Geoffrey got a First, and a job as a sociologist at Camden Town Hall, and was presently in charge of a department, which he ran with enthusiasm and energy, cutting away – perhaps a little ruthlessly – the dead wood of old staff and old ideas. He was relentlessly young; he wore jeans to work before anyone else dared, and had already abandoned collar and tie when others were still cautiously wondering if they could possibly abandon their vests.

Tania became a freelance journalist of note, was a leading member of Women in Media, and an expert in Women’s Affairs. She was much envied, because she was married to Geoffrey, who was one of the few genuinely unchauvinist men around, was not impotent but nevertheless apparently monogamous, and wasn’t even boring. His mind worked marvellously, his tongue freely, and he passed lightly over this subject and that, seeming to know everything and everyone, lighting up rooms as he came into them. He could make people laugh, with his mock-macho stances: he could listen quietly and at length if he had to, and his interest in others was genuine, and profound. He kept his fits of melancholy for home, and warned Tania when they were coming, so she could go away for a couple of days if they were bad, or just to the pictures if it was a transitory mood and not likely to outlast the evening. In these states, he was angry and rejecting of her: reproaches and rebukes sparking out of black silence. She learned to discount them: not to include them in her vision of him, beloved Geoffrey, her good husband.

Once a year they considered the matter of children. Once a year they decided to postpone the decision. Of course they wanted children, but there was so much to be done in the world. And was the world, in any case, a fit place to bring children into? This latter was Geoffrey’s worry. Tania’s, freely expressed, was whether the domestic sharing, which worked so well without children, would continue to work when a child arrived. Or, if there was any conflict of interest, say an ill child needing a parent to stay at home, which one of them would in fact do so? Geoffrey had his department to run; Tania could be more fluid in her arrangements, but that would not be the point. Would it?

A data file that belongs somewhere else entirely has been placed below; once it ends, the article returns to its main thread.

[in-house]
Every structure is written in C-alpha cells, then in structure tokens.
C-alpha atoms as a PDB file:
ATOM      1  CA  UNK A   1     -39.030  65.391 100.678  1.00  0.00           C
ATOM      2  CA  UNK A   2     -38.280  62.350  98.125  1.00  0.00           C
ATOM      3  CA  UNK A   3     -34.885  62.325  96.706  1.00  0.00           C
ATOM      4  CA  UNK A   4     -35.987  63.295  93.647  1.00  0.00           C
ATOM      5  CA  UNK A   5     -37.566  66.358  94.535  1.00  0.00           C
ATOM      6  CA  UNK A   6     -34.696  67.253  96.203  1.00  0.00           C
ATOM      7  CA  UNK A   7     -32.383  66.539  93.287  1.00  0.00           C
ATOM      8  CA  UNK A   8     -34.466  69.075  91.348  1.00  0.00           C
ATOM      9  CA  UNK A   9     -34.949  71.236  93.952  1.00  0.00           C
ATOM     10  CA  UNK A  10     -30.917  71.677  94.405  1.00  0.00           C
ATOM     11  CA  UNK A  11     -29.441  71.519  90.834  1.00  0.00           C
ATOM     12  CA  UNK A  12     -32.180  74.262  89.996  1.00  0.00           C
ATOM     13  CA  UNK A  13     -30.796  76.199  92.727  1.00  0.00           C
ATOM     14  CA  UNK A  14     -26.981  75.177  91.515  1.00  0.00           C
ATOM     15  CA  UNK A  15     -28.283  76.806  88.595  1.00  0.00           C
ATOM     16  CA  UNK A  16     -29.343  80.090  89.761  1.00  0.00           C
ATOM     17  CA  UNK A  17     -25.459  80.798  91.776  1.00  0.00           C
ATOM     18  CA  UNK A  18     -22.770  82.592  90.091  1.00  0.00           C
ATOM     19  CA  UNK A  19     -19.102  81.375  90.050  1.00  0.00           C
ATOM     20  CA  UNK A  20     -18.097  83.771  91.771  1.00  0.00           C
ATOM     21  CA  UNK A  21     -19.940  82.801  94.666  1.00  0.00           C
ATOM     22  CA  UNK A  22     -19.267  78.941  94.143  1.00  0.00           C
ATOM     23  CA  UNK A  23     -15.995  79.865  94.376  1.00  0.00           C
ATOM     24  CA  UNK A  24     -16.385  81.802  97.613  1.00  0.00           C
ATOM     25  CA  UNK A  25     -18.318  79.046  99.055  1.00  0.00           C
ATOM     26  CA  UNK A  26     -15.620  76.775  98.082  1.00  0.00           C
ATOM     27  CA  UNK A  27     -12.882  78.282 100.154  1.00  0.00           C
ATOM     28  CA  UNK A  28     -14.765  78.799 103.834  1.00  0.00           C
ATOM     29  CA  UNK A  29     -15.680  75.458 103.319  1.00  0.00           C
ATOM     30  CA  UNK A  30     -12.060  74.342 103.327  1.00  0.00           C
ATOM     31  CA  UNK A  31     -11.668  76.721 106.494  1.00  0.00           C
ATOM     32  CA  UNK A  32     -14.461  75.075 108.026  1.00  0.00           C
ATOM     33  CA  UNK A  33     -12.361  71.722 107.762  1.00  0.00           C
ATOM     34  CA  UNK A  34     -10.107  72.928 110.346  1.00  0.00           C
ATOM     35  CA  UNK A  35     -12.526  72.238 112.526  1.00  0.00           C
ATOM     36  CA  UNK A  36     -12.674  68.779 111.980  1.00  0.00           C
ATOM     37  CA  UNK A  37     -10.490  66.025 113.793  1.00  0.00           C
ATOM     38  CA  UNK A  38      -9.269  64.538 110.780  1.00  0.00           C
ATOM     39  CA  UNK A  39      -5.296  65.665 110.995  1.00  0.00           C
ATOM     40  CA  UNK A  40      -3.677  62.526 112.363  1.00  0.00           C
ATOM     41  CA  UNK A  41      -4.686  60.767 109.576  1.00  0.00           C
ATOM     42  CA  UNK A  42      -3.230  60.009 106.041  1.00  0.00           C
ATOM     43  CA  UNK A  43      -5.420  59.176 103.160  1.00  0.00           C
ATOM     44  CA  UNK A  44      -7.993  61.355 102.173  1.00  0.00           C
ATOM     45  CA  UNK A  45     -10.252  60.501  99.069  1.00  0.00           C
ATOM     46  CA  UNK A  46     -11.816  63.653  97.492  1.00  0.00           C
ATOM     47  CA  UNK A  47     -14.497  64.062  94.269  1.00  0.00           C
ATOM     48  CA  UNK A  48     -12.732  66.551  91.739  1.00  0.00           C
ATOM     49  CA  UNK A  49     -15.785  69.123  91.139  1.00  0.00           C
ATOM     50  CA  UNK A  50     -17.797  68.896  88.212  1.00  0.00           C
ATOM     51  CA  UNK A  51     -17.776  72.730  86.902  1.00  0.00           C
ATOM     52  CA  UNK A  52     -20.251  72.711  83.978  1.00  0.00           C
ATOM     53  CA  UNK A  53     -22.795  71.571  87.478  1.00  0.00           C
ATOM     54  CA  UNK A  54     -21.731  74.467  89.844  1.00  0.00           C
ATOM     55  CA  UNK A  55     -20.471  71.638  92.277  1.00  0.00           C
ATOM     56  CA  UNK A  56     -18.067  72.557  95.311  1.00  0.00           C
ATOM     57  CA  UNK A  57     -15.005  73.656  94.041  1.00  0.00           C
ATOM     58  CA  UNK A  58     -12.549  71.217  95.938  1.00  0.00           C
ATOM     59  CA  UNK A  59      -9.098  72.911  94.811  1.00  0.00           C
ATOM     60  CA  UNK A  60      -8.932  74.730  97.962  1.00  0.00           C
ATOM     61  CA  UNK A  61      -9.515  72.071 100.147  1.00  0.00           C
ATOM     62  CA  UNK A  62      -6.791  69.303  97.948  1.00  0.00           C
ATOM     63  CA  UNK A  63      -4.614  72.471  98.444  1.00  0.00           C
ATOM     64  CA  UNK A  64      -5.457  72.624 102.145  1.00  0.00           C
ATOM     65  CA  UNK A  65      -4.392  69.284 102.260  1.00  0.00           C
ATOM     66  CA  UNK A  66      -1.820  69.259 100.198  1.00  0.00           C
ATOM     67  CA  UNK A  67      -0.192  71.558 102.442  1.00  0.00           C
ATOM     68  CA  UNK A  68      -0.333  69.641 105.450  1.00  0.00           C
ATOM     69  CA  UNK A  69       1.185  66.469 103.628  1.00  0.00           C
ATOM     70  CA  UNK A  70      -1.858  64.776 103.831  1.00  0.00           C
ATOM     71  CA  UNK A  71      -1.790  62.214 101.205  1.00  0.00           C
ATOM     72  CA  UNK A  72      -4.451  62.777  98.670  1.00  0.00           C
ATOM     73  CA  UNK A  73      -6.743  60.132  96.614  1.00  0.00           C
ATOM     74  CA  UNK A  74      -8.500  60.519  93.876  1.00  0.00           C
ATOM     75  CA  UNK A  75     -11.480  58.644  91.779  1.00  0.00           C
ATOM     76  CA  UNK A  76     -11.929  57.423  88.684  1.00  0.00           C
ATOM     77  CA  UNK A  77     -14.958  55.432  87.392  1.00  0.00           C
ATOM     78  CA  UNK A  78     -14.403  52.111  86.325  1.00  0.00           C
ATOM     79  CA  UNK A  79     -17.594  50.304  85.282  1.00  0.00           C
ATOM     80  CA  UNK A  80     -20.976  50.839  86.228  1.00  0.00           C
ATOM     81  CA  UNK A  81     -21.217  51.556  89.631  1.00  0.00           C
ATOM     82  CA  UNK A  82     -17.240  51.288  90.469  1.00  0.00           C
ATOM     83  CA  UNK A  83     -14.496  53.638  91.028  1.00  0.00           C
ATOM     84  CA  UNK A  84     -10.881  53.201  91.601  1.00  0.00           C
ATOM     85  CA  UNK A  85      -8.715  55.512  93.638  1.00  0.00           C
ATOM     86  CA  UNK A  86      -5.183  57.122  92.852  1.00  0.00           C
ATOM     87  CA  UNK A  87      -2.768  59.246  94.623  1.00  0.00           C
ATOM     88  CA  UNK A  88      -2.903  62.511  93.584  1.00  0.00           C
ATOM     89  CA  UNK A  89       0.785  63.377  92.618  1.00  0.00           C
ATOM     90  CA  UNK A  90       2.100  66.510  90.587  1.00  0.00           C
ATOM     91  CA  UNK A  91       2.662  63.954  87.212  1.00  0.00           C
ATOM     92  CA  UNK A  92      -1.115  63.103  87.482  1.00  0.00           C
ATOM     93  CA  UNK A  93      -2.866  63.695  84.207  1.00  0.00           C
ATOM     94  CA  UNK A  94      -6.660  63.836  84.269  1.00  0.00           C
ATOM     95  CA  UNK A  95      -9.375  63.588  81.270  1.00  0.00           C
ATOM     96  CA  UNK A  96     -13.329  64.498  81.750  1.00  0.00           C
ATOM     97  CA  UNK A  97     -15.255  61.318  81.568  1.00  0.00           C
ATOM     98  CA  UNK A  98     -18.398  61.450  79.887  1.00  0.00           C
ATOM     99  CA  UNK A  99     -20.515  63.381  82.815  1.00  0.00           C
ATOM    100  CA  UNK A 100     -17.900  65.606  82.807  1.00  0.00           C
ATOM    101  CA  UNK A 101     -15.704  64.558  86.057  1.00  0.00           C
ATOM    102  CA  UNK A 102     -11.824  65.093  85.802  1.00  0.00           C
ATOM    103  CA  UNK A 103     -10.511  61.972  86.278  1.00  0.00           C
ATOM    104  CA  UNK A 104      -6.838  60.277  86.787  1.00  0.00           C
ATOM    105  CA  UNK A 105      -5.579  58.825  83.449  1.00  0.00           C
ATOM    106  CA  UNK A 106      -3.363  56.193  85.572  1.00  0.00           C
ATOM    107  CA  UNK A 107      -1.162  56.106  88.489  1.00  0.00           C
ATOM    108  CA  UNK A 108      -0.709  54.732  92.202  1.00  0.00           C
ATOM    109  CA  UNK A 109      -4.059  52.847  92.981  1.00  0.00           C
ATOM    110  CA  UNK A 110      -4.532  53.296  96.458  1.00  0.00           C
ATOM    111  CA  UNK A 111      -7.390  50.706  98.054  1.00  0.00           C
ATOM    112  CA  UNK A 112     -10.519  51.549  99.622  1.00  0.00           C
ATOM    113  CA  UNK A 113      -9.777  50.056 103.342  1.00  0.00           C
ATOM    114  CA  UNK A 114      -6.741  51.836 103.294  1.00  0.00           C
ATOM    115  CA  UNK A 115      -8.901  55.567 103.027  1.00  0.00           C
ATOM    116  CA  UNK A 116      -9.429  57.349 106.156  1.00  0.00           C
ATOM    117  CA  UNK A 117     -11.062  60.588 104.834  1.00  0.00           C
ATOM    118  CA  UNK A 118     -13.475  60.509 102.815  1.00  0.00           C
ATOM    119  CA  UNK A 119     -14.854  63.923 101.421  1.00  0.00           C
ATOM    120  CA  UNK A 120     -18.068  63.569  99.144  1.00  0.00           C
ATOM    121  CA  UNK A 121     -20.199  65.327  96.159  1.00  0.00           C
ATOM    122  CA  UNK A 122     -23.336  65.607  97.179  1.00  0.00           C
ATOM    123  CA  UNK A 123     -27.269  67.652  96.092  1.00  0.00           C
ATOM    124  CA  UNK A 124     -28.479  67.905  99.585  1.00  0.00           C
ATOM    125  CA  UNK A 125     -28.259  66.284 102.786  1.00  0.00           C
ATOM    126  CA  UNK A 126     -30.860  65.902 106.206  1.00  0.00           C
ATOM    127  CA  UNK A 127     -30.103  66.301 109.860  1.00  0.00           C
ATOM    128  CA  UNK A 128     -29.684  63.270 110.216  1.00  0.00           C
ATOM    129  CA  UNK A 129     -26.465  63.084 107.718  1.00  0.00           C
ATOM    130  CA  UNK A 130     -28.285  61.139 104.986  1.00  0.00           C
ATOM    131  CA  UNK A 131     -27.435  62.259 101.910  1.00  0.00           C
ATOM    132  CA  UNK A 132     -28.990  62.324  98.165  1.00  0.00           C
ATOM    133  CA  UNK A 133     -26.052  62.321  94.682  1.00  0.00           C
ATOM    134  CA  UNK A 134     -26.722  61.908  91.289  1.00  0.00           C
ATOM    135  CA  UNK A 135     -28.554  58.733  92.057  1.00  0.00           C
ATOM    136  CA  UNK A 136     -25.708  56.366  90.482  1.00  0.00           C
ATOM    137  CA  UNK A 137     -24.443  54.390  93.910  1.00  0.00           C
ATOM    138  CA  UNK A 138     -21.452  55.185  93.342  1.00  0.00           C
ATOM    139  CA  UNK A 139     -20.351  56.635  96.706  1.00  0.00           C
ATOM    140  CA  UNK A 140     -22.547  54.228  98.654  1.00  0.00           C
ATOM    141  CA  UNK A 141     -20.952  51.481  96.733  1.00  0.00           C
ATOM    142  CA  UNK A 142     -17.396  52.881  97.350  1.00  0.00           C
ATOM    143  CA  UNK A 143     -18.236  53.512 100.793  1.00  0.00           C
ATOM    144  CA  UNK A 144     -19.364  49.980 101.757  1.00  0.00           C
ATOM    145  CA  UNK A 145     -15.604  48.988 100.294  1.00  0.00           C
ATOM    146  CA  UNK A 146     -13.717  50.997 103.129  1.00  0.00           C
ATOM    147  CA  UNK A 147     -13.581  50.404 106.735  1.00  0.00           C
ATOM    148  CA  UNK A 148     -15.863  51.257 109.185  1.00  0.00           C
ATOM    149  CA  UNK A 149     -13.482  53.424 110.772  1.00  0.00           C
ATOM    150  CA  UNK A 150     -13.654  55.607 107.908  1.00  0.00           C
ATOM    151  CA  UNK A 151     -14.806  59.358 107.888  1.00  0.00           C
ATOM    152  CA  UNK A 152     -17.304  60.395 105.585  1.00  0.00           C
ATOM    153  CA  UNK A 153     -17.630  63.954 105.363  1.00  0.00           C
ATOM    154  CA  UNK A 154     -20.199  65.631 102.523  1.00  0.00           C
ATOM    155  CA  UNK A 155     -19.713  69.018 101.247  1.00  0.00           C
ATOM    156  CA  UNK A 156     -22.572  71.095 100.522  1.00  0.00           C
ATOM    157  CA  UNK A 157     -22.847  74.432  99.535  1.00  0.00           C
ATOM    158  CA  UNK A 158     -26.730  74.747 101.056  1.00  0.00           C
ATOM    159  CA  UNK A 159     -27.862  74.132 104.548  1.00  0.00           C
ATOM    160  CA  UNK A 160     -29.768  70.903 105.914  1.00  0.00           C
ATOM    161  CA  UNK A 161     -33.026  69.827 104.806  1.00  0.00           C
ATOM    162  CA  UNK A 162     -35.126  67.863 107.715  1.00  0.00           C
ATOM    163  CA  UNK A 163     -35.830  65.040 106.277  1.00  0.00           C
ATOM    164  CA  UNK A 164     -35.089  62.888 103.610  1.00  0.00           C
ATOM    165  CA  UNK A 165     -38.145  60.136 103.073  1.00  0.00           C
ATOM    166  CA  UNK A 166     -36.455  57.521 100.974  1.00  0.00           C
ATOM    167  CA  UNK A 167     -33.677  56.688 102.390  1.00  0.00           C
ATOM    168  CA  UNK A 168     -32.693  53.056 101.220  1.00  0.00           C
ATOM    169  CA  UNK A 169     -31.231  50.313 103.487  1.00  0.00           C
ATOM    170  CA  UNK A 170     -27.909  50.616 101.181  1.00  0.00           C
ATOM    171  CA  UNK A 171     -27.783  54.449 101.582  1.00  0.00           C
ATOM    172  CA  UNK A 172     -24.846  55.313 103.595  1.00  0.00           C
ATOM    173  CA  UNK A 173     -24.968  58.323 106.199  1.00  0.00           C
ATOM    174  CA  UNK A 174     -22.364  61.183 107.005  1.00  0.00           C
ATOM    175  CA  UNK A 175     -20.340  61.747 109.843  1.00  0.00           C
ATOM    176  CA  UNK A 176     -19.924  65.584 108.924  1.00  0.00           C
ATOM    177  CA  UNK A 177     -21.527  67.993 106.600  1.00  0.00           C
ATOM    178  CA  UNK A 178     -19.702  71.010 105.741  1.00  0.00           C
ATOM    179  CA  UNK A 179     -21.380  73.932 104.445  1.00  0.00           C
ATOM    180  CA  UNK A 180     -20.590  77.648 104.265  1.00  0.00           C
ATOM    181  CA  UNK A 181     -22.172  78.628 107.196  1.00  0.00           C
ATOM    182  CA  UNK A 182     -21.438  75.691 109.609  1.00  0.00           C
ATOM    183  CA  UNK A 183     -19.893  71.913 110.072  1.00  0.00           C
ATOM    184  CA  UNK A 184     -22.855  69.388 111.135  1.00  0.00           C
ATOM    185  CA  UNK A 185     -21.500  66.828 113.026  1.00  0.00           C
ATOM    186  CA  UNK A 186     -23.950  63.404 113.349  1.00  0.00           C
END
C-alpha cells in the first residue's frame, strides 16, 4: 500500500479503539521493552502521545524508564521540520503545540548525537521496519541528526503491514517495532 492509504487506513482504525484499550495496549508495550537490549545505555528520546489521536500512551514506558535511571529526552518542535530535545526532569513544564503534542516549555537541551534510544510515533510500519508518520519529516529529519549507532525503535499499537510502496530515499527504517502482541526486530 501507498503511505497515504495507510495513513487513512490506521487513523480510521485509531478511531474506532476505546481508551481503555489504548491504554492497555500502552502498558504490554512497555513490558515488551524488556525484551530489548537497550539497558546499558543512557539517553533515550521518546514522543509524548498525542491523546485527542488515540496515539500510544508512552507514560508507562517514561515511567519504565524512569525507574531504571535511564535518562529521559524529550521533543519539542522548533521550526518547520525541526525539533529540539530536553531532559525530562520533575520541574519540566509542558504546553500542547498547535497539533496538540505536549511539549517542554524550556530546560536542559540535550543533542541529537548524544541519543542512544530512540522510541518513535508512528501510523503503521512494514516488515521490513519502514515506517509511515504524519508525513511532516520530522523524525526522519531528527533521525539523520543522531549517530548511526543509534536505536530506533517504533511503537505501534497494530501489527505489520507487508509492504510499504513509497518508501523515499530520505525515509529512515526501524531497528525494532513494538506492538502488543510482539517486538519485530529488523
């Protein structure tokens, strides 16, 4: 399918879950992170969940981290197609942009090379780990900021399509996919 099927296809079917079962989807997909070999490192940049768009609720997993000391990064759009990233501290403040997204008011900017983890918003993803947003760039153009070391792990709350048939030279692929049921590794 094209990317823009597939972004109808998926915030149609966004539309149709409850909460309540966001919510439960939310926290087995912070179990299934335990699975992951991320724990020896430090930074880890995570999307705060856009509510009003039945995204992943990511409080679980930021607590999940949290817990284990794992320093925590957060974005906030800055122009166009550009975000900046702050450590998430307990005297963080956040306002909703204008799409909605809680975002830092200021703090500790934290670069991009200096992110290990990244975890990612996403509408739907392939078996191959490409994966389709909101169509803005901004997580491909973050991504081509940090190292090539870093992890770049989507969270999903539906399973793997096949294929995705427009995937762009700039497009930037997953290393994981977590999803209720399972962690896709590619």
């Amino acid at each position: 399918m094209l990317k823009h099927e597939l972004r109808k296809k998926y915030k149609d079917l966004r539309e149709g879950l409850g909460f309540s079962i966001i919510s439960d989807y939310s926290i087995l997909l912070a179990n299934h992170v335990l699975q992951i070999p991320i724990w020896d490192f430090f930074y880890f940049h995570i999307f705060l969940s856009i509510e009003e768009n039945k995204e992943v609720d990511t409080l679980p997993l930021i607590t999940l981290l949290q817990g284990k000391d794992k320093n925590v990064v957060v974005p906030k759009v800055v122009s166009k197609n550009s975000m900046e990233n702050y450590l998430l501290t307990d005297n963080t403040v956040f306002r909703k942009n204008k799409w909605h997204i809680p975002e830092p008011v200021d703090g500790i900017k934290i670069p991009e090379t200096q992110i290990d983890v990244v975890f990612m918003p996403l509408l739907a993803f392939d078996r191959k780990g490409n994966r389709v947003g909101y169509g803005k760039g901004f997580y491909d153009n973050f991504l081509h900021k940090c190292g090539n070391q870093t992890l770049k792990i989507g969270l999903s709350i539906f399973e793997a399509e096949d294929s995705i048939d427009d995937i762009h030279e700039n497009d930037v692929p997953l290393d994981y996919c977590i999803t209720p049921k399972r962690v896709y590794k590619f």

So the decision was delayed. Life was good as it was. Tania stayed on one form or another of the pill for twelve years, through health-scares and out the other side of them, with regular physical check-ups and the dosage changing for maximum safety. Geoffrey worried for her, and both agreed that when they’d had their eventual family – two, they thought, a boy and a girl – he would have a vasectomy. They would take turns at tribulation, as they did everything else. Earning, cooking, bill-paying, hoovering, cleaning the lavatory.

When Tania was thirty-two it was no longer possible to deny that she was growing older, and that giving birth to a first child was no longer the simple matter it once would have been. And man’s procreative life, of course, goes on longer than woman’s, and male sperm, being recreated daily, do not grow feeble or tired, as do female eggs, which are laid down before birth and have to hang about for release – and the danger of having a baby with something wrong with it presumably increased with every year that passed.